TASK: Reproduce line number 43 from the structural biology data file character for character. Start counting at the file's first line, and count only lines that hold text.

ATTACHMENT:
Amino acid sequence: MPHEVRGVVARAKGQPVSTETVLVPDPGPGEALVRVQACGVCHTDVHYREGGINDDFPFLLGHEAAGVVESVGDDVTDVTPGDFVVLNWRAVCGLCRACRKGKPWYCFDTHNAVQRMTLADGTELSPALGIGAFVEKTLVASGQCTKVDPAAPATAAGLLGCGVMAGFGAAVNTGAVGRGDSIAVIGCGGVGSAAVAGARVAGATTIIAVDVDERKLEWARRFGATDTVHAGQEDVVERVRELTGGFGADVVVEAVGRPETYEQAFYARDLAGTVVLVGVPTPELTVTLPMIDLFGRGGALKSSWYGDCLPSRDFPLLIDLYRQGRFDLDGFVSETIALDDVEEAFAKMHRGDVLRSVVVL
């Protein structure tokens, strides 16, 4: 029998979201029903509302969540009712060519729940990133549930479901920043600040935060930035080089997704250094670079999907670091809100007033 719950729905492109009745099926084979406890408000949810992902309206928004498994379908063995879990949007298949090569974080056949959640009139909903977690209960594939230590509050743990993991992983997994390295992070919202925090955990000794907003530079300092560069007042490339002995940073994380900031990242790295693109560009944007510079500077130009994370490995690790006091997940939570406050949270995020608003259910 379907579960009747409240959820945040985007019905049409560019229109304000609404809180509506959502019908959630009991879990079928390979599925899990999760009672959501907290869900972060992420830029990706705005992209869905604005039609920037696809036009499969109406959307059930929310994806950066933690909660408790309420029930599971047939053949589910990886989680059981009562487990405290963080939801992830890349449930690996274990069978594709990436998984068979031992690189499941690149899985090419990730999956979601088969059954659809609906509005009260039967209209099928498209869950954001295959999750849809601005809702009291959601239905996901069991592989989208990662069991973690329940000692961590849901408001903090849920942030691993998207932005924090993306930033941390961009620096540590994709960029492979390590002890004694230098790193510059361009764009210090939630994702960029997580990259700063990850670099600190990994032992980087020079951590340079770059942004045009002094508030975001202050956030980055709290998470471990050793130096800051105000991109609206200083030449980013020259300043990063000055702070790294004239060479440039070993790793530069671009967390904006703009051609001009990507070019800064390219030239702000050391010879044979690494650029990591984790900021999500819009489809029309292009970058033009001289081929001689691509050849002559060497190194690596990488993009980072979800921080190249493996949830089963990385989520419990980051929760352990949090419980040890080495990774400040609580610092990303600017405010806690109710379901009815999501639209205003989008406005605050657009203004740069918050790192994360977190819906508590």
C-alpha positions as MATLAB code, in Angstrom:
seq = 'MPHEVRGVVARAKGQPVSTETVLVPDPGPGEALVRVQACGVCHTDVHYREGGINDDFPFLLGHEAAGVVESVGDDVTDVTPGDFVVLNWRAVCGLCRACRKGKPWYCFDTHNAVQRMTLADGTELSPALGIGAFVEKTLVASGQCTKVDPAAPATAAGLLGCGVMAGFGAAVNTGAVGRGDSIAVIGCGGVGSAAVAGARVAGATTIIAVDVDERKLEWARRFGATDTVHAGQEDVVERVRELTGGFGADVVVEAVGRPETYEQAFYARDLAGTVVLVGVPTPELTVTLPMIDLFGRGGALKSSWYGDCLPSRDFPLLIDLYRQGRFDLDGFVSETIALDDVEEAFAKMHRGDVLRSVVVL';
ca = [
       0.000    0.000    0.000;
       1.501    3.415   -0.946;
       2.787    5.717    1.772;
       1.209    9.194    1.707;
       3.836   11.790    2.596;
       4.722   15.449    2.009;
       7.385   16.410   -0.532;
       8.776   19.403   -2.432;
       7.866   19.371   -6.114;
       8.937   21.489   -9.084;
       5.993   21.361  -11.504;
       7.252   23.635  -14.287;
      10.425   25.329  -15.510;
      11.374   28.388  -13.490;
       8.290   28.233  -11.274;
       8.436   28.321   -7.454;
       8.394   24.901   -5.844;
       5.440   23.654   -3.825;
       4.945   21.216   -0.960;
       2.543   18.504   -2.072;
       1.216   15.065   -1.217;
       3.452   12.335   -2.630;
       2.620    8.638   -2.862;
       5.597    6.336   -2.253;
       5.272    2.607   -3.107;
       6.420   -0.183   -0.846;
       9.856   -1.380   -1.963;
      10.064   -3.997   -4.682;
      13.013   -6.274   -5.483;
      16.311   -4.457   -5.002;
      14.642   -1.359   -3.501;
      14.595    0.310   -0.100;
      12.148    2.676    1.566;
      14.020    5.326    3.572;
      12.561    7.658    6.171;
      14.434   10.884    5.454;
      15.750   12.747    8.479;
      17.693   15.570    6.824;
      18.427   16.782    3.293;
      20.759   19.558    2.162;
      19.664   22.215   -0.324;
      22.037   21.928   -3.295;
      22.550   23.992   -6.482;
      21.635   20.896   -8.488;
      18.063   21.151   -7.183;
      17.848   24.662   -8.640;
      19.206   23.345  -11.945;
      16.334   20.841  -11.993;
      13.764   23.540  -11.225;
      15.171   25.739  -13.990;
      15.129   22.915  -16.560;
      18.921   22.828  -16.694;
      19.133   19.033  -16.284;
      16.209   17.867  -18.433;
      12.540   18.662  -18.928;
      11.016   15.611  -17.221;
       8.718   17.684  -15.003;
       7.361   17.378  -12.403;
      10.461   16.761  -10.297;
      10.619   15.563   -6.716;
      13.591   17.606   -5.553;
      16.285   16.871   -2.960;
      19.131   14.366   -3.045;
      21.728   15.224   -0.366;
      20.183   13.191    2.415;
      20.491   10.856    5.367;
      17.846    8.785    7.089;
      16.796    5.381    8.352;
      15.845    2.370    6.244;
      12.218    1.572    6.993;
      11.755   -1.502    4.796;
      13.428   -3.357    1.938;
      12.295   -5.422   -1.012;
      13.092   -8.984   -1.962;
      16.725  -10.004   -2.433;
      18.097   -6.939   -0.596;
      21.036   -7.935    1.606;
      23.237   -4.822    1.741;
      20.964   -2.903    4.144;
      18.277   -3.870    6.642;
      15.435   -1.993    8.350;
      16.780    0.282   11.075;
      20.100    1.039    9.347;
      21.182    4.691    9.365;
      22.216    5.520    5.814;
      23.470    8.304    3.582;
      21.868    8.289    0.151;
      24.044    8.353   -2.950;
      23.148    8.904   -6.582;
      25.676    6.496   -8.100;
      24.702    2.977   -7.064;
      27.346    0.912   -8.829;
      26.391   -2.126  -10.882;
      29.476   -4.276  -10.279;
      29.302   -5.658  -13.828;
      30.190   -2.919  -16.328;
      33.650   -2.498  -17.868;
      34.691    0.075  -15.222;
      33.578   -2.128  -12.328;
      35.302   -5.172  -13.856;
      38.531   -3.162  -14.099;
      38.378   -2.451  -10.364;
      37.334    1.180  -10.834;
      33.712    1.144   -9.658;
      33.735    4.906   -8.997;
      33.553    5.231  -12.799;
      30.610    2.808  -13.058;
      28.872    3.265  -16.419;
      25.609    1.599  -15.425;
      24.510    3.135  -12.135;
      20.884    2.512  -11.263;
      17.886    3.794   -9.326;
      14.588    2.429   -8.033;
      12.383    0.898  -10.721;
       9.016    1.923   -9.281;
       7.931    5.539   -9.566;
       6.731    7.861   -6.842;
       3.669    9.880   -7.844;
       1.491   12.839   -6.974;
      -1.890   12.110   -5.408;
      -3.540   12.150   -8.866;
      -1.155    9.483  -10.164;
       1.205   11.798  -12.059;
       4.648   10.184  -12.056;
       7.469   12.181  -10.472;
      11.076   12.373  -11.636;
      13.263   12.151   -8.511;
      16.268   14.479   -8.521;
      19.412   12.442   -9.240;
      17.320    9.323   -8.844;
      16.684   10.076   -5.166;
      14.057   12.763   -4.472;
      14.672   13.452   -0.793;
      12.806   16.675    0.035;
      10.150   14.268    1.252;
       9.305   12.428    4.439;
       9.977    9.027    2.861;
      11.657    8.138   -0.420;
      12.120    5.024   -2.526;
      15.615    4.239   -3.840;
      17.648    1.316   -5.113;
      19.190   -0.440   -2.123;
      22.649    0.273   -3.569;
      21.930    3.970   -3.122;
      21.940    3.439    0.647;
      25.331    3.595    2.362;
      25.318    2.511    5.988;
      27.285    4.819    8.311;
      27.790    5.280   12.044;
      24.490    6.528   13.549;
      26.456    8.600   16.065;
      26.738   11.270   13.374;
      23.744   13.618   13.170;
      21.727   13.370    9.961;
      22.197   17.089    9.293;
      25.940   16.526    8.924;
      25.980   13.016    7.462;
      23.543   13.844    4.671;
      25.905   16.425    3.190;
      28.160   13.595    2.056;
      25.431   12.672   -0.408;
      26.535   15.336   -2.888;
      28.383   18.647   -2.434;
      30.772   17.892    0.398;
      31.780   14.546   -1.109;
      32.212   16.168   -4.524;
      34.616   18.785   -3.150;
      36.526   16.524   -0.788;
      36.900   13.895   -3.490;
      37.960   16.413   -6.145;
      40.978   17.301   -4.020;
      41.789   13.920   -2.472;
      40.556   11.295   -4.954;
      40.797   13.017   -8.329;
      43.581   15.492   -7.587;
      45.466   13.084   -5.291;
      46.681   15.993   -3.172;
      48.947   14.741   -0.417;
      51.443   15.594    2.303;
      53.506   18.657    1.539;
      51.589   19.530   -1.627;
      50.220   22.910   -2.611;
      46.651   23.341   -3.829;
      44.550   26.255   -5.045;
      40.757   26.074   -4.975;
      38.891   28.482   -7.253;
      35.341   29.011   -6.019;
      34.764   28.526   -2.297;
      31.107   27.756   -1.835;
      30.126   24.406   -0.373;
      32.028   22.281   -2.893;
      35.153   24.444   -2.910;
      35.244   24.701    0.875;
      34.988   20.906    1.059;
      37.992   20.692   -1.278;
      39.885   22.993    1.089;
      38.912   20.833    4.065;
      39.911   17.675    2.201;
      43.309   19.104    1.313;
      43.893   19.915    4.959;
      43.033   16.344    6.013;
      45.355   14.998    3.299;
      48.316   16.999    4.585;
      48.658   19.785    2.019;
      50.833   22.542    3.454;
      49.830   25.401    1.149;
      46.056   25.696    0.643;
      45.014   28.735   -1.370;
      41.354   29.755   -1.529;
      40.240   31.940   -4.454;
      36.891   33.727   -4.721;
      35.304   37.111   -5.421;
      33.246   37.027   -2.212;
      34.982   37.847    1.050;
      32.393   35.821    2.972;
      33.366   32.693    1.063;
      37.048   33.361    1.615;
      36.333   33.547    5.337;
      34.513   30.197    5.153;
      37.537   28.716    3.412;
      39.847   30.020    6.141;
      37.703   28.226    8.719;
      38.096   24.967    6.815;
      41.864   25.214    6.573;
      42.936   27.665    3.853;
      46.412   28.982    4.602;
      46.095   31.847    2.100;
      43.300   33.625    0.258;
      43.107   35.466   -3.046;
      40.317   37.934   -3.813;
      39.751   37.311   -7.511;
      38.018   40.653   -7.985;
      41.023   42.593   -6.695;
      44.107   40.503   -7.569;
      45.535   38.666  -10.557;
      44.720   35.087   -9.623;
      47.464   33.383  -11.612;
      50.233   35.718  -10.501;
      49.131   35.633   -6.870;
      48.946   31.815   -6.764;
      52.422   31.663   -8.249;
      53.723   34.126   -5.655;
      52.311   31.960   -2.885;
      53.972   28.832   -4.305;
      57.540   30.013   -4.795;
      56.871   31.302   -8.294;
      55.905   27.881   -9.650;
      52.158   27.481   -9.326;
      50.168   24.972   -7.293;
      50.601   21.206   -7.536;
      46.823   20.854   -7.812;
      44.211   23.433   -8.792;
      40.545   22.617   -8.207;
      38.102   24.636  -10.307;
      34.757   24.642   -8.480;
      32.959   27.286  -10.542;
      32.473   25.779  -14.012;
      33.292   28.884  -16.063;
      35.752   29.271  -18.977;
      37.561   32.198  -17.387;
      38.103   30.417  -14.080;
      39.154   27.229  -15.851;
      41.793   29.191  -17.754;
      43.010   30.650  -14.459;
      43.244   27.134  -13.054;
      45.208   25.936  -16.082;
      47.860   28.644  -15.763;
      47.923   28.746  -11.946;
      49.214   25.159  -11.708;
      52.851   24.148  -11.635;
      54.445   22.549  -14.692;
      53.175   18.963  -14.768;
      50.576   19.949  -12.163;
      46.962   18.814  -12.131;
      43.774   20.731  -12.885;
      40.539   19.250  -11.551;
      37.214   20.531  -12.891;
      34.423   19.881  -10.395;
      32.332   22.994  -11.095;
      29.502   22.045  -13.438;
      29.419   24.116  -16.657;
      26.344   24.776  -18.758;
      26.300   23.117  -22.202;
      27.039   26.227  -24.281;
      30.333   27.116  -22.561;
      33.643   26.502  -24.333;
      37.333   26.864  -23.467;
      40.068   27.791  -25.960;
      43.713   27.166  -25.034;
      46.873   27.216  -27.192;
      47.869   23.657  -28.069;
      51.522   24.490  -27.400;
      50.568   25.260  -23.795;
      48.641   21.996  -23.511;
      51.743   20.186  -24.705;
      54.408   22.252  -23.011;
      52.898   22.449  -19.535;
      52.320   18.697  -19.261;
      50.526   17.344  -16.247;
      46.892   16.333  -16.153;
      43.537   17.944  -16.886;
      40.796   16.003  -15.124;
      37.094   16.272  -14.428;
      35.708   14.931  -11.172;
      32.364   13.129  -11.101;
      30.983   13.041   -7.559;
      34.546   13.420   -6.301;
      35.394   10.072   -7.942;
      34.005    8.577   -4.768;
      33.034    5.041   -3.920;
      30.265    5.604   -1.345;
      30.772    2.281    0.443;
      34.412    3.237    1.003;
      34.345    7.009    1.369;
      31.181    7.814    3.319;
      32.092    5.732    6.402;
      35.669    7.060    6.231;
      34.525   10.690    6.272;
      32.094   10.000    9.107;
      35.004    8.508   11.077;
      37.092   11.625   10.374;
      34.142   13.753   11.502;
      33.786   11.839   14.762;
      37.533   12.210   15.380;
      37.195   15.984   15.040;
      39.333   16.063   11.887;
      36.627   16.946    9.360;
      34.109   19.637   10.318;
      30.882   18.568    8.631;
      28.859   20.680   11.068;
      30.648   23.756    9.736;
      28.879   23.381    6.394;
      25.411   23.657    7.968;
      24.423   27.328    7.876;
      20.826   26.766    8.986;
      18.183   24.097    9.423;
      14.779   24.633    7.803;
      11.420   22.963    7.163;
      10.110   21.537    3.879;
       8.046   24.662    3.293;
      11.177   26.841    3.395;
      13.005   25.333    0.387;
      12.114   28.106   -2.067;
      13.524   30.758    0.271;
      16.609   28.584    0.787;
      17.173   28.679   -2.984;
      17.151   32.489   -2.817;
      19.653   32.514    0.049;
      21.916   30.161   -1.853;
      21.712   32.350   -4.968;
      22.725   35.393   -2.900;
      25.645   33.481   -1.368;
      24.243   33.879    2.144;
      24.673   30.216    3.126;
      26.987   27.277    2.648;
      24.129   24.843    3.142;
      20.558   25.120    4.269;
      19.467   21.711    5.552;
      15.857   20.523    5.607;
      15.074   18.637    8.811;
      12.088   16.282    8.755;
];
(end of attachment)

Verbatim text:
      17.693   15.570    6.824;